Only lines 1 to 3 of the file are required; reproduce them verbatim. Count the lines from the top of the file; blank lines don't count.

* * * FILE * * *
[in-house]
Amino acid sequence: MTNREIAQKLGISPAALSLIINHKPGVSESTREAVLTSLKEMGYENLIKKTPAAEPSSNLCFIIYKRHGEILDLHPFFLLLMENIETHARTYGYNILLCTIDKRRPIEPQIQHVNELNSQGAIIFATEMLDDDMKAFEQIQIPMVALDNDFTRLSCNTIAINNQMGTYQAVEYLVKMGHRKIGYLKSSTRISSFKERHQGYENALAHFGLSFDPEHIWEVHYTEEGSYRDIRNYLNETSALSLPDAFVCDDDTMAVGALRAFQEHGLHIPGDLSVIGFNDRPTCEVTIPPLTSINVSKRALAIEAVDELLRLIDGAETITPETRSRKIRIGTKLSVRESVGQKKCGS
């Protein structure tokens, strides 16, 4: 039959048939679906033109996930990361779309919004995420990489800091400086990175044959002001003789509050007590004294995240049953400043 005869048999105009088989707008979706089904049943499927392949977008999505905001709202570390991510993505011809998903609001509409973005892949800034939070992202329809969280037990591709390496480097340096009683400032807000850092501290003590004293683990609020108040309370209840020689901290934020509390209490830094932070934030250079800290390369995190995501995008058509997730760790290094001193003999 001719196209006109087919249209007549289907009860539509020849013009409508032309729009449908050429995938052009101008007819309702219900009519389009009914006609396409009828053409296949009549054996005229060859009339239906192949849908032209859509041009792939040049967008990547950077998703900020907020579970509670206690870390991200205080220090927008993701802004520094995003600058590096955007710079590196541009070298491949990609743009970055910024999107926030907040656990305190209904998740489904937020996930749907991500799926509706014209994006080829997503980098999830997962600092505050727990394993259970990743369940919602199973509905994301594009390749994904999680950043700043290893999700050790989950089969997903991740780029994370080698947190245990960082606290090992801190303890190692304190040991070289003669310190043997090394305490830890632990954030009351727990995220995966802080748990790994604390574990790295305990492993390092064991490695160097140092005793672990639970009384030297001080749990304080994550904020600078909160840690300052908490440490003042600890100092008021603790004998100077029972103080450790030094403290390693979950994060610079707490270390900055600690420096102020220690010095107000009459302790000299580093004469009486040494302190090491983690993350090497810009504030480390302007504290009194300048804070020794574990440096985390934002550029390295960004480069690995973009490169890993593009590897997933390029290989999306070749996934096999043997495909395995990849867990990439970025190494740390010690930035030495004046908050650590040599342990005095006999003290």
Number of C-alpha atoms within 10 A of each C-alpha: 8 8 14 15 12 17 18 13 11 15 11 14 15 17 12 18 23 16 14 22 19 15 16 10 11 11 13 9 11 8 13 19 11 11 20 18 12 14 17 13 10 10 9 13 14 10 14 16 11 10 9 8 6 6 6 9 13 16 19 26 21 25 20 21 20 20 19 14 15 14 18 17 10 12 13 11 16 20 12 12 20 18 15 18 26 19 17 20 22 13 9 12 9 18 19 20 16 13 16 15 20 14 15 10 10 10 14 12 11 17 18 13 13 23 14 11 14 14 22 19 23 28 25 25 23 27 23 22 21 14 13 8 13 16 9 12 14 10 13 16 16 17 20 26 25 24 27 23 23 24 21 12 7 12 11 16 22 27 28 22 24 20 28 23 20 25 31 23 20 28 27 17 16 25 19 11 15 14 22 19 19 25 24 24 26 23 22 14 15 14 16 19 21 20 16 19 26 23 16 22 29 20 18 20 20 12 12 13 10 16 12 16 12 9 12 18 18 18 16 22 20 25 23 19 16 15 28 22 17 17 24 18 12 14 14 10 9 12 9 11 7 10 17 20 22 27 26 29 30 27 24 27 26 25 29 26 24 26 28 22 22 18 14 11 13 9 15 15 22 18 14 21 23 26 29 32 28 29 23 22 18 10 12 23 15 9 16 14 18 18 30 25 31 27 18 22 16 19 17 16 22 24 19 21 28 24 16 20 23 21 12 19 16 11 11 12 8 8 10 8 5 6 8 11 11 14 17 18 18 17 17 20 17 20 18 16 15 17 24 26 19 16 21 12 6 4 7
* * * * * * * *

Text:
[in-house]
Amino acid sequence: MTNREIAQKLGISPAALSLIINHKPGVSESTREAVLTSLKEMGYENLIKKTPAAEPSSNLCFIIYKRHGEILDLHPFFLLLMENIETHARTYGYNILLCTIDKRRPIEPQIQHVNELNSQGAIIFATEMLDDDMKAFEQIQIPMVALDNDFTRLSCNTIAINNQMGTYQAVEYLVKMGHRKIGYLKSSTRISSFKERHQGYENALAHFGLSFDPEHIWEVHYTEEGSYRDIRNYLNETSALSLPDAFVCDDDTMAVGALRAFQEHGLHIPGDLSVIGFNDRPTCEVTIPPLTSINVSKRALAIEAVDELLRLIDGAETITPETRSRKIRIGTKLSVRESVGQKKCGS
């Protein structure tokens, strides 16, 4: 039959048939679906033109996930990361779309919004995420990489800091400086990175044959002001003789509050007590004294995240049953400043 005869048999105009088989707008979706089904049943499927392949977008999505905001709202570390991510993505011809998903609001509409973005892949800034939070992202329809969280037990591709390496480097340096009683400032807000850092501290003590004293683990609020108040309370209840020689901290934020509390209490830094932070934030250079800290390369995190995501995008058509997730760790290094001193003999 001719196209006109087919249209007549289907009860539509020849013009409508032309729009449908050429995938052009101008007819309702219900009519389009009914006609396409009828053409296949009549054996005229060859009339239906192949849908032209859509041009792939040049967008990547950077998703900020907020579970509670206690870390991200205080220090927008993701802004520094995003600058590096955007710079590196541009070298491949990609743009970055910024999107926030907040656990305190209904998740489904937020996930749907991500799926509706014209994006080829997503980098999830997962600092505050727990394993259970990743369940919602199973509905994301594009390749994904999680950043700043290893999700050790989950089969997903991740780029994370080698947190245990960082606290090992801190303890190692304190040991070289003669310190043997090394305490830890632990954030009351727990995220995966802080748990790994604390574990790295305990492993390092064991490695160097140092005793672990639970009384030297001080749990304080994550904020600078909160840690300052908490440490003042600890100092008021603790004998100077029972103080450790030094403290390693979950994060610079707490270390900055600690420096102020220690010095107000009459302790000299580093004469009486040494302190090491983690993350090497810009504030480390302007504290009194300048804070020794574990440096985390934002550029390295960004480069690995973009490169890993593009590897997933390029290989999306070749996934096999043997495909395995990849867990990439970025190494740390010690930035030495004046908050650590040599342990005095006999003290």